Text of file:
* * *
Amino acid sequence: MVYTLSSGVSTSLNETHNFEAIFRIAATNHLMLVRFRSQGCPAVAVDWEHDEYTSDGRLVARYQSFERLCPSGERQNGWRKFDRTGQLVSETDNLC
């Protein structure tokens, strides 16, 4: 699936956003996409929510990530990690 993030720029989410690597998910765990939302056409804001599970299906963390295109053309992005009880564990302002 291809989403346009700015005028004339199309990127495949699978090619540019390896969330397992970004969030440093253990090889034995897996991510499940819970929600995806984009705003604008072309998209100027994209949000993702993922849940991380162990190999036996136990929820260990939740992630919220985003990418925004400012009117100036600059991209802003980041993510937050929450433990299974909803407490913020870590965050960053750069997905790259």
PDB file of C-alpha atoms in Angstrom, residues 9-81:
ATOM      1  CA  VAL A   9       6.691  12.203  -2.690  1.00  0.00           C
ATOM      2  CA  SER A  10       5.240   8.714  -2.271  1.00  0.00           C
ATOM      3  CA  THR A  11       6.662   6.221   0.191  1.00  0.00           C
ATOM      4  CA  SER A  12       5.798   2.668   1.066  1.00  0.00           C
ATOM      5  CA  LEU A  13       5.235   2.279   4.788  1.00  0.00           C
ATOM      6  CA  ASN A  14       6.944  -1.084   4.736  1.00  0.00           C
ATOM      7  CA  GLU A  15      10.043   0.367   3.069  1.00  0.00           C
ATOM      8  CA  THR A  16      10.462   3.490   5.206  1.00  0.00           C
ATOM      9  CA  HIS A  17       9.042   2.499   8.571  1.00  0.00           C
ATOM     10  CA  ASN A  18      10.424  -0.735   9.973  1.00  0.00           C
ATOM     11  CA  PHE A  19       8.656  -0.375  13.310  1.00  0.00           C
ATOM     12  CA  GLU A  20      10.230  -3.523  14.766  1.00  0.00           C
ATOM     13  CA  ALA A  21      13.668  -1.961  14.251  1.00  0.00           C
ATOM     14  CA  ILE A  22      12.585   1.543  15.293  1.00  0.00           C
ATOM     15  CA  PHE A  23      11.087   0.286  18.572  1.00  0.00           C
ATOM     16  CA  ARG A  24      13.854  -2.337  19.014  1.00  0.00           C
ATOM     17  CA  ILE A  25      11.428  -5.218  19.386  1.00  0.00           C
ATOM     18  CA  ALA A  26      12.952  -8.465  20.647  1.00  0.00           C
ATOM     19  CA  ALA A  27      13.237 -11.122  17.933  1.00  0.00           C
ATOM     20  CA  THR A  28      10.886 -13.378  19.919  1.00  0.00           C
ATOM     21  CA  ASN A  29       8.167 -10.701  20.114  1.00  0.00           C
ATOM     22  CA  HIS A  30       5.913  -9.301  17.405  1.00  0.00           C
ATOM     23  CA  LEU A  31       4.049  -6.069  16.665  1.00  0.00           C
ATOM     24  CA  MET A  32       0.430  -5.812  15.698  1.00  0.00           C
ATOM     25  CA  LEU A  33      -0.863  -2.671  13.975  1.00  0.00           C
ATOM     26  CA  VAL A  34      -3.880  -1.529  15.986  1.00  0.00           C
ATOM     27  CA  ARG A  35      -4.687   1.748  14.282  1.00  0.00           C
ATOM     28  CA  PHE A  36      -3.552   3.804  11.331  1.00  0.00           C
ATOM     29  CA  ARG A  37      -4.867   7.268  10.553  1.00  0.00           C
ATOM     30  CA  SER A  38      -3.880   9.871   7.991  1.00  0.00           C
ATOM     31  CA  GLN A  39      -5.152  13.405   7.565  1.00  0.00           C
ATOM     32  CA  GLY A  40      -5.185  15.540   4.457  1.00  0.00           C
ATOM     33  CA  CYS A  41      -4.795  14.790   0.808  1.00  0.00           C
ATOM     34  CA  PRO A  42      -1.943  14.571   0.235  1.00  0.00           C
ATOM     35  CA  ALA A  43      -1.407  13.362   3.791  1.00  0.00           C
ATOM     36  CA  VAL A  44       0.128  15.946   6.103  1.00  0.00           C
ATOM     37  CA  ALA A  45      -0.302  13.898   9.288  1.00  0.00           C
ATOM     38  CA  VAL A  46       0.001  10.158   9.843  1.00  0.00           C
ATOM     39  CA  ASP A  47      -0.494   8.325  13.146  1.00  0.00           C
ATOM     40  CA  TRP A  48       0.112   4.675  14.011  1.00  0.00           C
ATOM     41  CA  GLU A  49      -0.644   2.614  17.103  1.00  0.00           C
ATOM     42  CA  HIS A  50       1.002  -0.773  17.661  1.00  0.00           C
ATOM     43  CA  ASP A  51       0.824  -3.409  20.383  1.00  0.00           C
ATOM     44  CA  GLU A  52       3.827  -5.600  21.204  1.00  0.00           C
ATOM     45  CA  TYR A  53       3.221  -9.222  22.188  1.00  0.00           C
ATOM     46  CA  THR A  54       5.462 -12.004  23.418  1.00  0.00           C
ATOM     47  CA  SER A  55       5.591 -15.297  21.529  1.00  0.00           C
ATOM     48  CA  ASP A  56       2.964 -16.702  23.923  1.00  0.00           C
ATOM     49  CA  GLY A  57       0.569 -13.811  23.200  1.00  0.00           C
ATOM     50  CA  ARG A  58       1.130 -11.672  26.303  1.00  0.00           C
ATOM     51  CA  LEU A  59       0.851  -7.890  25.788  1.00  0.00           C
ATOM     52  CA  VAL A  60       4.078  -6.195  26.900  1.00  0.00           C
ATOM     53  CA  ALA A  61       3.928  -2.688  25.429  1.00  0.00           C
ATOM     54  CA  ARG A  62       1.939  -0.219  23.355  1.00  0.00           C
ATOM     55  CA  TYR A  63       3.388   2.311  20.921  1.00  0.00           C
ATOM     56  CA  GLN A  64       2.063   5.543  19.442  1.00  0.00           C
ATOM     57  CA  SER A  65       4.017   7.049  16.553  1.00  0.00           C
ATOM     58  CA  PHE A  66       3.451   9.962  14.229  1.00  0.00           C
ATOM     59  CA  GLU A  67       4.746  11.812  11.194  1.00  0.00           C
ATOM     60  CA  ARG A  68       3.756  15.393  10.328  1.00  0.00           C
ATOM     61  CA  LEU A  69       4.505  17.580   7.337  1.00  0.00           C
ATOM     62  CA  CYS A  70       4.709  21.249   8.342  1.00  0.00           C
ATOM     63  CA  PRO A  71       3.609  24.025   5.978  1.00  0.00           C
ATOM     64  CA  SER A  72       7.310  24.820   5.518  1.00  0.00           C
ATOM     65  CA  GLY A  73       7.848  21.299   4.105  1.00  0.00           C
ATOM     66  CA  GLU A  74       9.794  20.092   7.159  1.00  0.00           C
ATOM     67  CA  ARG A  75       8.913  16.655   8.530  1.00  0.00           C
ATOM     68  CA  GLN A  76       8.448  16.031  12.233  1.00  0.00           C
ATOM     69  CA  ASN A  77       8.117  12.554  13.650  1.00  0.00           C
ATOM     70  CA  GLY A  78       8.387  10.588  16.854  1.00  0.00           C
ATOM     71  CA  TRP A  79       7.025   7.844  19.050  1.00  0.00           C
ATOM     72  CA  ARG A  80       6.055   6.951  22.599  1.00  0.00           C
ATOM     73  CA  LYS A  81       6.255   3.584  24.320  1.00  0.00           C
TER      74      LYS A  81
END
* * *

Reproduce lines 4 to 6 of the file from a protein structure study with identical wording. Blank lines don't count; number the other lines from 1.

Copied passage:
ATOM      1  CA  VAL A   9       6.691  12.203  -2.690  1.00  0.00           C
ATOM      2  CA  SER A  10       5.240   8.714  -2.271  1.00  0.00           C
ATOM      3  CA  THR A  11       6.662   6.221   0.191  1.00  0.00           C